(via – Docfunk)
Revenge is a dish best served like I like my steak — bloody.
Okay, I don’t think that’s an actual saying. Pretty sure I mashed up a snippet of 19th century European literature and a quote from Charles Rane right before he breaks free of custody whilst taking an airplane hostage in Passenger 57. However, I think the point still stands. Revenge is for everybody. We may want to pretend to be humble on most days, but other than Ricky Rubio, real housewives from anywhere, and dancing competitions, there is nothing people enjoy more than getting revenge.
During last season, Kobe Bryant and the Lakers were turned from contenders into afterthoughts. The axis of ego came together in Miami under the bright lights of a laser show, smoke machines and fireworks. The Chicago Bulls emerged from playoff scrapper into one of the best teams in the NBA. The Oklahoma City Thunder kept their slow and steady ascension into the elite tier of NBA teams moving forward. And the Dallas Mavericks stunned us all when they not only beat the Lakers in the second round of the playoffs, but waxed the floor with them so well that it caused us to immediately dismiss one of the more talented and title-ready teams in the NBA.
Where did that leave Kobe Bryant?
13 seasons. 40,000 regular season minutes. 8,000 playoff minutes. Bad knee, bad ankle, bad finger, on the wrong side of 30.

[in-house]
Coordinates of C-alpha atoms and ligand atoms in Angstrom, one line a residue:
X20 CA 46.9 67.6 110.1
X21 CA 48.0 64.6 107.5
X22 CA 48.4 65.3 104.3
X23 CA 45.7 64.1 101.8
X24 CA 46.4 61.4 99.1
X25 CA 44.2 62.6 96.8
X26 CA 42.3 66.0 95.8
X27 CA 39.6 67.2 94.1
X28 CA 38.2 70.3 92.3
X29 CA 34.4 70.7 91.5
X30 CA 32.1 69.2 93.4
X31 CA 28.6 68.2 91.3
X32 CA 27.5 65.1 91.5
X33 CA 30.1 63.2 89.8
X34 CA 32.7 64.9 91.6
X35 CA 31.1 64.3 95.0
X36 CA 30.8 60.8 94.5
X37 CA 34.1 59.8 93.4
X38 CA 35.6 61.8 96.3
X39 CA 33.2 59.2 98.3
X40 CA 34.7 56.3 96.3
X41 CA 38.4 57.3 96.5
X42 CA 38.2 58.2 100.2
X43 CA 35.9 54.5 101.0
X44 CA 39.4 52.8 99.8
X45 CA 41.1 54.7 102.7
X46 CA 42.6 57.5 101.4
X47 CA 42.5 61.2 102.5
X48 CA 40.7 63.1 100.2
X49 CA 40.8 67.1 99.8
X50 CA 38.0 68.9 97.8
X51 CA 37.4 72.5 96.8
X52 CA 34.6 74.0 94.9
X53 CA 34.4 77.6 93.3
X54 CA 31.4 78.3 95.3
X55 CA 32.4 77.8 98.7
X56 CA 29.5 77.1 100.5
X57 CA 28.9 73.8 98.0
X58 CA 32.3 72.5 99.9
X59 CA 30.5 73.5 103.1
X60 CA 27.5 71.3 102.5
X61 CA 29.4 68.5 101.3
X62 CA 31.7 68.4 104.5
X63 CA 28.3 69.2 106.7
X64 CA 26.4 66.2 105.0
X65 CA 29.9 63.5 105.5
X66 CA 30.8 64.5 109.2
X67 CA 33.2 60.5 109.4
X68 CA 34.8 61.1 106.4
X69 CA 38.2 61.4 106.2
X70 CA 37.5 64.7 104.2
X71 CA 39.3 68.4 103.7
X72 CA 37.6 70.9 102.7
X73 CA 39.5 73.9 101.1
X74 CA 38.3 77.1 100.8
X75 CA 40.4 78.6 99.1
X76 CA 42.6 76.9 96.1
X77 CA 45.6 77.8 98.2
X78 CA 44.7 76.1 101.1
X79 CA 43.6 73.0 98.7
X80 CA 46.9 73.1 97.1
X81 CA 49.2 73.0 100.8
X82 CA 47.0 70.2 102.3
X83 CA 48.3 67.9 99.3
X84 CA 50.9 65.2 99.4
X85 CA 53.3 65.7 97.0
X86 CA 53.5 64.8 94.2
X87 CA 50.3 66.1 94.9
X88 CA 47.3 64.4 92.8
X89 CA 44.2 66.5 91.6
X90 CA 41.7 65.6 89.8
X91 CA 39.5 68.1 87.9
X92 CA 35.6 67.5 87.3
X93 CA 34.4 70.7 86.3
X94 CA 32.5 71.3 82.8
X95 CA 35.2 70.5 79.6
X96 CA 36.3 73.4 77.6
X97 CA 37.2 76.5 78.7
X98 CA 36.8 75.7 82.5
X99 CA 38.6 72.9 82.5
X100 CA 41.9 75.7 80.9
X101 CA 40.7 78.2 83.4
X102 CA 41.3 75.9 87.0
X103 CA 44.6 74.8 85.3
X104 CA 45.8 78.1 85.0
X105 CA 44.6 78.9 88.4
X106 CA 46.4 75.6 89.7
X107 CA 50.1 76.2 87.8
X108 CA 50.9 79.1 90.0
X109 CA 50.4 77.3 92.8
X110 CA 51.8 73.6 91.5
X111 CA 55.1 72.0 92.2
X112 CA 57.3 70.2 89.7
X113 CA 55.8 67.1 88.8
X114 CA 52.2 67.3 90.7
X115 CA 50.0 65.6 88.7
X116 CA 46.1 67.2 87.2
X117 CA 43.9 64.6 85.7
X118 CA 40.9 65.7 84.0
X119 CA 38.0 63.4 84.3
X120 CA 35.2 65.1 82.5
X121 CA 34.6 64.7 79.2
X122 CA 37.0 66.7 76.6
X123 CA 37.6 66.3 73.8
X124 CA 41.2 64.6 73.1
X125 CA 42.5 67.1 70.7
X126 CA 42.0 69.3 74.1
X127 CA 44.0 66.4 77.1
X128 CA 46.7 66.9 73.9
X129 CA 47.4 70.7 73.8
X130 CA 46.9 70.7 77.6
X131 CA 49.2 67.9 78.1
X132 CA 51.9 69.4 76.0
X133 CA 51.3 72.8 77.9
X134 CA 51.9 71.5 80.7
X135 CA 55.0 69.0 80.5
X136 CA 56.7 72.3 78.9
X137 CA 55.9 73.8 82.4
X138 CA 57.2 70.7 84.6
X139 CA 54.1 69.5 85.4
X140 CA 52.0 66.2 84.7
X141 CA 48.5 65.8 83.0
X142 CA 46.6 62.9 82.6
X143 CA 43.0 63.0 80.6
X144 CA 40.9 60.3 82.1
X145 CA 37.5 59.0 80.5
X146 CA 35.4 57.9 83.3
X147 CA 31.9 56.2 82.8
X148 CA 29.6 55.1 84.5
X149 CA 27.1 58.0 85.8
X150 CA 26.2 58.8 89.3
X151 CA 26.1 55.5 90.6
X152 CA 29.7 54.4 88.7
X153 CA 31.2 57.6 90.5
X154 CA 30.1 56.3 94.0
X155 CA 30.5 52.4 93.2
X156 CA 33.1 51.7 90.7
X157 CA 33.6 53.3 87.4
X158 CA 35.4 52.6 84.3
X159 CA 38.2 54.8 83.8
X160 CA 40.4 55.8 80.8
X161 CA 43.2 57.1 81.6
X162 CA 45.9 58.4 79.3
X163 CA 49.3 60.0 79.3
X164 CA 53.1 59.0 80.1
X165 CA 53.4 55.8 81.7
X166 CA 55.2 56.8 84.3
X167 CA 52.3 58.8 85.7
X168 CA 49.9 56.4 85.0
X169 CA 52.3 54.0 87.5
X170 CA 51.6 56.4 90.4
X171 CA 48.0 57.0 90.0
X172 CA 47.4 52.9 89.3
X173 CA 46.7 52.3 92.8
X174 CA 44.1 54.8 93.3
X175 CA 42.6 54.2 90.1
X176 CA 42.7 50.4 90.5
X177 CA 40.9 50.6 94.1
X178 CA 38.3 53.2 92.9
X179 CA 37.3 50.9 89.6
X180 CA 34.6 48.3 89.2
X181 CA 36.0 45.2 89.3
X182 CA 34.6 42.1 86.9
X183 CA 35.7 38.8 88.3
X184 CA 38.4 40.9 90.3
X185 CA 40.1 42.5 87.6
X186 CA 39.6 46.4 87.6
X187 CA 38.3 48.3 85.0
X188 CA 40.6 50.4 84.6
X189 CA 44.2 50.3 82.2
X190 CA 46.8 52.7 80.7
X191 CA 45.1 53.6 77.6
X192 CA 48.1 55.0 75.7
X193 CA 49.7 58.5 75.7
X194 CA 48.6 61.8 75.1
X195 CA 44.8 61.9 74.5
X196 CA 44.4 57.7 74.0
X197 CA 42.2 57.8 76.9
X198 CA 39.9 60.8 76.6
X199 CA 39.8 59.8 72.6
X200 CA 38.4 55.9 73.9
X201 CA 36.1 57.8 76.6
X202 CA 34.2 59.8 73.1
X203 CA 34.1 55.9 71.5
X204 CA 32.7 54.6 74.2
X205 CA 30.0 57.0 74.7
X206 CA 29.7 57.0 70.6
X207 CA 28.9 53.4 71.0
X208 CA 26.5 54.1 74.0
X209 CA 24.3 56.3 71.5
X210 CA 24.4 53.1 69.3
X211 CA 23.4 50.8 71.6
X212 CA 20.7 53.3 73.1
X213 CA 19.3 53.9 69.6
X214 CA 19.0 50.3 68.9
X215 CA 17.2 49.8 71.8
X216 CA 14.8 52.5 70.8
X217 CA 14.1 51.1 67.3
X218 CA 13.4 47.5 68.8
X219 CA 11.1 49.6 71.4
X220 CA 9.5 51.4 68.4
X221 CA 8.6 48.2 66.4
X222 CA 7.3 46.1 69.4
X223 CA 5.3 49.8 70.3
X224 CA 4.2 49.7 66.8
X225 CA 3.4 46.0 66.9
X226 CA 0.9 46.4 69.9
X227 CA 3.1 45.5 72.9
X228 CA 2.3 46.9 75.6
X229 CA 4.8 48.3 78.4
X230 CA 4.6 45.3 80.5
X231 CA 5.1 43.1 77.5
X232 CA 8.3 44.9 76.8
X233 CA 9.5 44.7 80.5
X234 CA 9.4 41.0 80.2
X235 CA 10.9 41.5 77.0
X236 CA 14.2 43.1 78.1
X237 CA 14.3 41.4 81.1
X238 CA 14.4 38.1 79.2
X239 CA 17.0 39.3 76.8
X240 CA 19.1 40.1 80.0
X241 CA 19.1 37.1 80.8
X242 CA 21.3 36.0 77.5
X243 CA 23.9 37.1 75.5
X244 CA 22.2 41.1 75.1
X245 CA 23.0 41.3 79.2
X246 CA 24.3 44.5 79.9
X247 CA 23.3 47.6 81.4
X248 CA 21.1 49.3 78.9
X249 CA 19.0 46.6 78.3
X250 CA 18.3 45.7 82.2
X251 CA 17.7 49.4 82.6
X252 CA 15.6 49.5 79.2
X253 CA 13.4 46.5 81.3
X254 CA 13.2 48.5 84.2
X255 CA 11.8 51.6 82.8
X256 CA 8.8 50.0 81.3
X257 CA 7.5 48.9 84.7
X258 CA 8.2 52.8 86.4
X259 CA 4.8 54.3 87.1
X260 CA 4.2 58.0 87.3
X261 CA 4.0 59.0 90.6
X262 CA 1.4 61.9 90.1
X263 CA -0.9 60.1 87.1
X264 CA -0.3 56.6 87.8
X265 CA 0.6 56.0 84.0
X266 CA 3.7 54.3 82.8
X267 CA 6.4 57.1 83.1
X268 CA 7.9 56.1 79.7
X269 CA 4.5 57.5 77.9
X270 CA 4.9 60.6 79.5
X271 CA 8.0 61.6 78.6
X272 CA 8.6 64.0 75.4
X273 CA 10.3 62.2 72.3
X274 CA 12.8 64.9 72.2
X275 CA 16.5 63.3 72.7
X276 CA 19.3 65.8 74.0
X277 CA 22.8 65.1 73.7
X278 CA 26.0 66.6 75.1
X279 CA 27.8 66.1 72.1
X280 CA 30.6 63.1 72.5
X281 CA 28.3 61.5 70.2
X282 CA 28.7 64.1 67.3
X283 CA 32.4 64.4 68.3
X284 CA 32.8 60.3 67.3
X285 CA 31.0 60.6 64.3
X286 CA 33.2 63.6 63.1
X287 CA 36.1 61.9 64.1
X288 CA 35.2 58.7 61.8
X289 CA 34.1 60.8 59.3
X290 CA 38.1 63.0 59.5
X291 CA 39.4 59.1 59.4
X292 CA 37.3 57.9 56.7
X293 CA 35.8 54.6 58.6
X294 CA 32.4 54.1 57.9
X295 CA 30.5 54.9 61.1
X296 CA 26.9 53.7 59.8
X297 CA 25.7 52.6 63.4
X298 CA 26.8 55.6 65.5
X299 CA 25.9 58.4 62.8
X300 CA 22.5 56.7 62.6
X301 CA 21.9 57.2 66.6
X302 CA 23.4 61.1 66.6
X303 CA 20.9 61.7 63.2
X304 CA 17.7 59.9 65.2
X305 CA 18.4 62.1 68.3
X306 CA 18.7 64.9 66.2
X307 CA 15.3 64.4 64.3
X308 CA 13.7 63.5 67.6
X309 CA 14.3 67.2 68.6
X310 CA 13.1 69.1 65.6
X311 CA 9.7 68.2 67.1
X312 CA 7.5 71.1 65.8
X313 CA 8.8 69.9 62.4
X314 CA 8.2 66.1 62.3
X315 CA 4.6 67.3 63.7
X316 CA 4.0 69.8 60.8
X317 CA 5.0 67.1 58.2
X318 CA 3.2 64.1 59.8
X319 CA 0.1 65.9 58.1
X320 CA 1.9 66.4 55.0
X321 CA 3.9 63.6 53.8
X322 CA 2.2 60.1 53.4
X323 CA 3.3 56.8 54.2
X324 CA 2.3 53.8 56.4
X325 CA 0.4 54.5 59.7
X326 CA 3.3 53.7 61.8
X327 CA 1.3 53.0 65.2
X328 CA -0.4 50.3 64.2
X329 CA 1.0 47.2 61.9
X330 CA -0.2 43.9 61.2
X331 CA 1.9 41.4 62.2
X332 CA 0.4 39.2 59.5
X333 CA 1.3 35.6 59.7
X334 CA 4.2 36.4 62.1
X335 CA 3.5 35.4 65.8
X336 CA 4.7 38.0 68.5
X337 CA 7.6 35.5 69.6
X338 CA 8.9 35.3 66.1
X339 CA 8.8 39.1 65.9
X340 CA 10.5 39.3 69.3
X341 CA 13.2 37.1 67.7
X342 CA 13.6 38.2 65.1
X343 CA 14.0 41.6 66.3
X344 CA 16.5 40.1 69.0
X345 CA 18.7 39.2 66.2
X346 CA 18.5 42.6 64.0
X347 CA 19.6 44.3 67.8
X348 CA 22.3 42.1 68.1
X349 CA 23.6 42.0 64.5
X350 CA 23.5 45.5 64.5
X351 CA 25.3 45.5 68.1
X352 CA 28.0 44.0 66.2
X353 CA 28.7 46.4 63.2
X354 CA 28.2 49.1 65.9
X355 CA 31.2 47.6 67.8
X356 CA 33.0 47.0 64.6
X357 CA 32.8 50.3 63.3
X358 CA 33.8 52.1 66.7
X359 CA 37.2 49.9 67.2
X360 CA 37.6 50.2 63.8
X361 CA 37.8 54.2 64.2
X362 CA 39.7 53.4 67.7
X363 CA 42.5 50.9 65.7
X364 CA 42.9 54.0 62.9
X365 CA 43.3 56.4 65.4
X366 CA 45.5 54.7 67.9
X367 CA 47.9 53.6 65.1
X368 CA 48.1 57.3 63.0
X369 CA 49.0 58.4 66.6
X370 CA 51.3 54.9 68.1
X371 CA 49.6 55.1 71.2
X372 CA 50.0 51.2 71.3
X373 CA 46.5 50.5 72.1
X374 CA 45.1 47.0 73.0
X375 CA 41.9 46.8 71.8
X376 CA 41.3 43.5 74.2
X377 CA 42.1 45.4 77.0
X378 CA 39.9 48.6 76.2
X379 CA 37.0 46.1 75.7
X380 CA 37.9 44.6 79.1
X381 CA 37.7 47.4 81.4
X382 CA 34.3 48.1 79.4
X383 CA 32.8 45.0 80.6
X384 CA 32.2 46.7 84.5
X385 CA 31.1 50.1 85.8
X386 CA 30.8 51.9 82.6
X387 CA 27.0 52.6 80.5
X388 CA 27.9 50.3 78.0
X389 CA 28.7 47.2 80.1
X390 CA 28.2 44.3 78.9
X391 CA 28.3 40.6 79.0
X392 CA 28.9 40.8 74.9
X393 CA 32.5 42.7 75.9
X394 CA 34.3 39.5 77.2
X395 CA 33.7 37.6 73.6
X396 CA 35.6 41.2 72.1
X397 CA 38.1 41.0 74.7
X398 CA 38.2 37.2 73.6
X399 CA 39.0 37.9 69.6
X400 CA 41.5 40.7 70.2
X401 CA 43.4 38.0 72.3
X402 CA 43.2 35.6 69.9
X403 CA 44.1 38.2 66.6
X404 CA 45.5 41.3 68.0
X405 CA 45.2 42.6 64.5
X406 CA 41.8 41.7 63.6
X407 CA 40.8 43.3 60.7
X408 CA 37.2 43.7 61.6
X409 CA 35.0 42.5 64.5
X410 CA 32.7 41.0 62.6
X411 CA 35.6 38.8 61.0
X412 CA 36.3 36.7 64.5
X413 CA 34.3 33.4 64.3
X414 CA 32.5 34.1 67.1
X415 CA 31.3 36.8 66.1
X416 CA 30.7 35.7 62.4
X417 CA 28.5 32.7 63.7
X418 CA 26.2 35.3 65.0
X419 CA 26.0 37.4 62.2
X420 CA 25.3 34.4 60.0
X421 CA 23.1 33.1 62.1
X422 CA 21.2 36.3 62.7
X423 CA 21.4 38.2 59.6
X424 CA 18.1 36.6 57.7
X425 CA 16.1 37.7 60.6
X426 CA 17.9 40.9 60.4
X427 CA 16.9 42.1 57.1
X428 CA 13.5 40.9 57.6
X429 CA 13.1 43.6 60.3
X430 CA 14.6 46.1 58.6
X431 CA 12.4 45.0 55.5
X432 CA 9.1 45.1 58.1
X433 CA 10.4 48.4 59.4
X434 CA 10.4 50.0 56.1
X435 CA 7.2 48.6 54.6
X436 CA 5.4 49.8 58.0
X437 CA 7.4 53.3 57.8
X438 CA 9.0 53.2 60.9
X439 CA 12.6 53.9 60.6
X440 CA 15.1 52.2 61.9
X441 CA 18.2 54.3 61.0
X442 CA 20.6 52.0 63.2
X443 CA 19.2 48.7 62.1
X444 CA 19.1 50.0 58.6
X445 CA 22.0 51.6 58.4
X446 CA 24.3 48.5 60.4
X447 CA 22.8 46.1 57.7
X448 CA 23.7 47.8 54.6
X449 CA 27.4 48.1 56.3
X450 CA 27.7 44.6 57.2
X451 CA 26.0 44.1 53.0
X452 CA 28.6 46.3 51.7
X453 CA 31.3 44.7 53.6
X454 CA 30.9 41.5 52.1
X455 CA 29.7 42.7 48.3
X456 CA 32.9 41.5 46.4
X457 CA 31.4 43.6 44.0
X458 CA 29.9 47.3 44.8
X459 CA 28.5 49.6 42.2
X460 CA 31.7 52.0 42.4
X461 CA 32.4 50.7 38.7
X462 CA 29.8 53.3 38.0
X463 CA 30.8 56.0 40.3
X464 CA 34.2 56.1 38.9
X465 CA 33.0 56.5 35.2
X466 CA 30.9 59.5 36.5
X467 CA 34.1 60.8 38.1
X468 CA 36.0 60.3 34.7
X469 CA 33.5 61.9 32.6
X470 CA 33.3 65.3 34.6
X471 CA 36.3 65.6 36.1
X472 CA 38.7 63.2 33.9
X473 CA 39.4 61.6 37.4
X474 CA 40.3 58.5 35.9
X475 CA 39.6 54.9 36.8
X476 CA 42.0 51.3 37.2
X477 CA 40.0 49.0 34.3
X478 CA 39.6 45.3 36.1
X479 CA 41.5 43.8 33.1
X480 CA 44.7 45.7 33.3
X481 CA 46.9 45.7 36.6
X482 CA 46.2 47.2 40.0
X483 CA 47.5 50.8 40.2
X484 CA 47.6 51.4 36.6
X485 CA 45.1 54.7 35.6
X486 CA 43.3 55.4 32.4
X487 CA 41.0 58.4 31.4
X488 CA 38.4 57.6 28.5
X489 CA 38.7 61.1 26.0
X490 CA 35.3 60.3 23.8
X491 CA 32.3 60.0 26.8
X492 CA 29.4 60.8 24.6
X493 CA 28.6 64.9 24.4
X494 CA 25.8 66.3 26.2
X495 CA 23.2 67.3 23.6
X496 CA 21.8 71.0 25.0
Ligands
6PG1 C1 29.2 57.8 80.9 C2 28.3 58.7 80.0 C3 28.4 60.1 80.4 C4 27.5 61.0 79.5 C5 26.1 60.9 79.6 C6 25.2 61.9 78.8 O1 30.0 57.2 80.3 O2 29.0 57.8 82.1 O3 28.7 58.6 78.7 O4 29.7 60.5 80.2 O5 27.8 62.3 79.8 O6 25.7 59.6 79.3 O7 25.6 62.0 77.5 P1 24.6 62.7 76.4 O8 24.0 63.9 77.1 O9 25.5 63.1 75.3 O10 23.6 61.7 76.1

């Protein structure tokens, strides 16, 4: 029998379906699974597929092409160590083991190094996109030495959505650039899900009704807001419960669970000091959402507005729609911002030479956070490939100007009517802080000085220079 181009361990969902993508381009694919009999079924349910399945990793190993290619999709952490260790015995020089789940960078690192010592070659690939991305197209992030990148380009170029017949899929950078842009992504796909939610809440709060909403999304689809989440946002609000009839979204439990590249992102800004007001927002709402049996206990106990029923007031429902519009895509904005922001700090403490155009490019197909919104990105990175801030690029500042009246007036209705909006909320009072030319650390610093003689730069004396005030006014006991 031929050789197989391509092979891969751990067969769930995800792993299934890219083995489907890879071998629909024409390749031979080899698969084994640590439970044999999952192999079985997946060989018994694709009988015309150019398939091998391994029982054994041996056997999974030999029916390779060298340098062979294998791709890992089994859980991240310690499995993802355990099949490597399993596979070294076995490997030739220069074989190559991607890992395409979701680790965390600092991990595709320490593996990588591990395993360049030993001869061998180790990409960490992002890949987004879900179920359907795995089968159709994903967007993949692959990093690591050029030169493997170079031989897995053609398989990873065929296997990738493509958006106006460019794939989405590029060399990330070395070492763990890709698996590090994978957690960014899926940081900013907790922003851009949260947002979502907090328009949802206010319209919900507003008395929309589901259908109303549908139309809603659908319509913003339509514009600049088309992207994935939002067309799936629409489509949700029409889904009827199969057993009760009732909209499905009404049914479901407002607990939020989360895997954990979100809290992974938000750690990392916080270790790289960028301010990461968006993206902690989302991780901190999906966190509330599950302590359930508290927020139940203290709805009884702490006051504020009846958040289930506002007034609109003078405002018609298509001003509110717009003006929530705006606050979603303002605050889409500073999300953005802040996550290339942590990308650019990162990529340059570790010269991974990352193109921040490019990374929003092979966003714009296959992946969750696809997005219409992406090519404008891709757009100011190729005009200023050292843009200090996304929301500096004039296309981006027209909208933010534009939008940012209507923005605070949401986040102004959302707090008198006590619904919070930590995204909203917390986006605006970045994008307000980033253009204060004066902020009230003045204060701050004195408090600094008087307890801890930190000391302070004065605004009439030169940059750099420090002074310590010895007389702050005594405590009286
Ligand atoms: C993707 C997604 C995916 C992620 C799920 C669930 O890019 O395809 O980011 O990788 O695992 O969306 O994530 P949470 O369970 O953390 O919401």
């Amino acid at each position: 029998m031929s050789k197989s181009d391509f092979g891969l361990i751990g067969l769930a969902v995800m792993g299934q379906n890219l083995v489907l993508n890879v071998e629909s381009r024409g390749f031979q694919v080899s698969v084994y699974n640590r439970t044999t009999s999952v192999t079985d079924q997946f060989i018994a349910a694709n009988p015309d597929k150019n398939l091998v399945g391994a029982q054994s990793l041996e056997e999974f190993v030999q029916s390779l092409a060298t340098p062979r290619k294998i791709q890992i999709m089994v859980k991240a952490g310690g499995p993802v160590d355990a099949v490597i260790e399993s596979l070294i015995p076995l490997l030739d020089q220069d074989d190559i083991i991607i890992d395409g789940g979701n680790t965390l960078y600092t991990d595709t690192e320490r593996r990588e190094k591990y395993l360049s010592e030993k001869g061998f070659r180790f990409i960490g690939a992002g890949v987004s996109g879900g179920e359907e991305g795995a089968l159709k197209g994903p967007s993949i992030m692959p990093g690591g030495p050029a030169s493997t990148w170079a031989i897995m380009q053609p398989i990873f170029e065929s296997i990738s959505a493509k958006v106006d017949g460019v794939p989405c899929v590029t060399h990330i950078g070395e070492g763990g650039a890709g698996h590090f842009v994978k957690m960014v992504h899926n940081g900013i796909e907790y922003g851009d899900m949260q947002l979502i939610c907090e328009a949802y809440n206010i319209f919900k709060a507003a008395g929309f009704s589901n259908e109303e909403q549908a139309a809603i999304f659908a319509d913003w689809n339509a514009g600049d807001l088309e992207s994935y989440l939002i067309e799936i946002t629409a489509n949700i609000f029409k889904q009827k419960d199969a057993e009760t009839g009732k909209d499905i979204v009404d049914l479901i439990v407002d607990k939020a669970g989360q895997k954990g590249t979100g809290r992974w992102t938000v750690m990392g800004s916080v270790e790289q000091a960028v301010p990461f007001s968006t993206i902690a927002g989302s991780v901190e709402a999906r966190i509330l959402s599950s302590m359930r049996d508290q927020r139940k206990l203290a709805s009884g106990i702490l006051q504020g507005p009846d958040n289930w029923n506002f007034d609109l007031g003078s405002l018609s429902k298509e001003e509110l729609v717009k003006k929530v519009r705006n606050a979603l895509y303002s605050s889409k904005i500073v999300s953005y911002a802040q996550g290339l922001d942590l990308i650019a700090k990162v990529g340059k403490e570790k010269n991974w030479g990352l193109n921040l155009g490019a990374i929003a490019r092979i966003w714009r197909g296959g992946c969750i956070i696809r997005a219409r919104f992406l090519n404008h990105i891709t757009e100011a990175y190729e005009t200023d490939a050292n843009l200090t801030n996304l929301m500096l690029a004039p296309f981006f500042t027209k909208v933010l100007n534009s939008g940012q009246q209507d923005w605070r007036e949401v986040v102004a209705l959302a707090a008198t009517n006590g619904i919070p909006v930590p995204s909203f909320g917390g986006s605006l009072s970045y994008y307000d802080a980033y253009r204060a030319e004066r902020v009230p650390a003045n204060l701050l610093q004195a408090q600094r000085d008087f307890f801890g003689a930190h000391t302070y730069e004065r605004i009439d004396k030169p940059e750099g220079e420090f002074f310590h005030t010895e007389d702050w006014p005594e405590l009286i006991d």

Kobe quickly became an afterthought because for the first time in four years he was finally fallible. Sure, he was fallible long before getting swept by the Mavs. He shot too much, he wasn’t a team player, he was getting too slow on defense, he played hero ball too often. All of these were valid concerns that could easily be brushed aside because the Lakers were winning a lot. Not only were they winning a lot, but they were making the NBA Finals every year. Ever since Kobe finally received help in the form of Pau Gasol, the Lakers hadn’t missed a Finals. They were coming off of two straight titles and believed to be the favorite in the West to secure a real shot at a third straight.
Then Dallas rained hellfire and brimstone down on the Staples Center, Andrew Bynum decided to forearm shiver a child, and the Lakers were no longer a priority in this new NBA.
Some players would quietly accept their fate. They would put in enough work to remain relevant, collect their giant checks, put up nice stats and be resigned to bowing out early in the playoffs until it was time to retire. But Kobe Bryant doesn’t get down like that. In fact, he doesn’t get down like really anybody.
Bryant is constantly focused on one singular goal and one singular goal only. Get the job done or die by your own sword. There isn’t any other way. It’s not that Kobe is necessarily selfish; it’s just that he has to do it himself or he’s not going to be satisfied. Kobe’s never going to be unable to open a jar of applesauce, hand it to you and then make the excuse of he loosened it for you when you pop that sucker open. If he can’t twist the top off, he’s going to break the jar over his head and enjoy a heaping helping of apple purée and broken glass in complete and utter satisfaction.